This habitat usually occurs in small patches on rock outcrops or in slightly disturbed places within calcareous grasslands. Disturbance can be by soil erosion on outcrops and steep slopes, by grazing or trampling. The soils are usually very shallow Lithic, Skeletic, Rendzic, Calcaric or Dolomitic Leptosols, developed on various types of limestone, dolomite or gypsum. In some places, especially on the Balkan Peninsula, this vegetation develops also on ultramafic bedrock (serpentines), which are also base-rich, but with an increased amount of Mg2+ rather than Ca2+ cations.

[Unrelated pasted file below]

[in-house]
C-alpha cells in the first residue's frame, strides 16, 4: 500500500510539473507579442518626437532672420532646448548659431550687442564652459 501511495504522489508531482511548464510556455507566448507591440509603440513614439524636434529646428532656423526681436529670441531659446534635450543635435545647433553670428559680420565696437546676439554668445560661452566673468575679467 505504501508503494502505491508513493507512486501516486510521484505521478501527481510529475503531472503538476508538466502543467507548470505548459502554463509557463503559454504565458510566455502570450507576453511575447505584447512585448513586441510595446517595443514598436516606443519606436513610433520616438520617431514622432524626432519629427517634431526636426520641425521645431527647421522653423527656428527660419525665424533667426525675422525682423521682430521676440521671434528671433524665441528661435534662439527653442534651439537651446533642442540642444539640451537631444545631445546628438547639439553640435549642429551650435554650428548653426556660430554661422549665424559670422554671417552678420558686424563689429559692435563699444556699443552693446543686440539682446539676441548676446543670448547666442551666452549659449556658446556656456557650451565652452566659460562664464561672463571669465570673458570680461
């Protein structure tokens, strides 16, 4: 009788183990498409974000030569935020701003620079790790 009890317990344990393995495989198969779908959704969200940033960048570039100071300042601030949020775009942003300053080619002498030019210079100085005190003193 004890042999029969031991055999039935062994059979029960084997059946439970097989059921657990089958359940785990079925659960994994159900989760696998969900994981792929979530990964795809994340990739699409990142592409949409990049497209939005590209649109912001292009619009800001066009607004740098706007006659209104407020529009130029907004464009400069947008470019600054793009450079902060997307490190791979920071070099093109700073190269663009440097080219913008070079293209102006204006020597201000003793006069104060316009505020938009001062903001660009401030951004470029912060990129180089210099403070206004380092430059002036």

This habitat is distributed from the submediterranean to the hemiboreal zones of Europe. In southern Europe it occurs mainly at higher altitudes, while similar sites at lower altitudes support annual vegetation with different species composition, dominated by Mediterranean annual species. Compared to the rocky grasslands of type E1.1g, which typically cover larger areas on slopes, the stands of E1.1d normally grow in more or less plain patches where the erosion is reduced and thus tiny annuals and cryptogams can survive. While such situations in most parts of Europe occur only as small patches within dry grasslands, the so-called alvars in the hemiboreal zone of Europe (mainly the Swedish islands of Öland and Gotland as well as Western Estonia) display this habitat as landscape-dominating feature, partly extending over many square kilometres as in the Great Alvar of Öland. Here, pre-Cambrian limestone flatrocks that are covered only partly and very thin with fine soil, which is subject to strong frost action in winter, create an extraordinary habitat, rich in specialised species, including even some endemic taxa.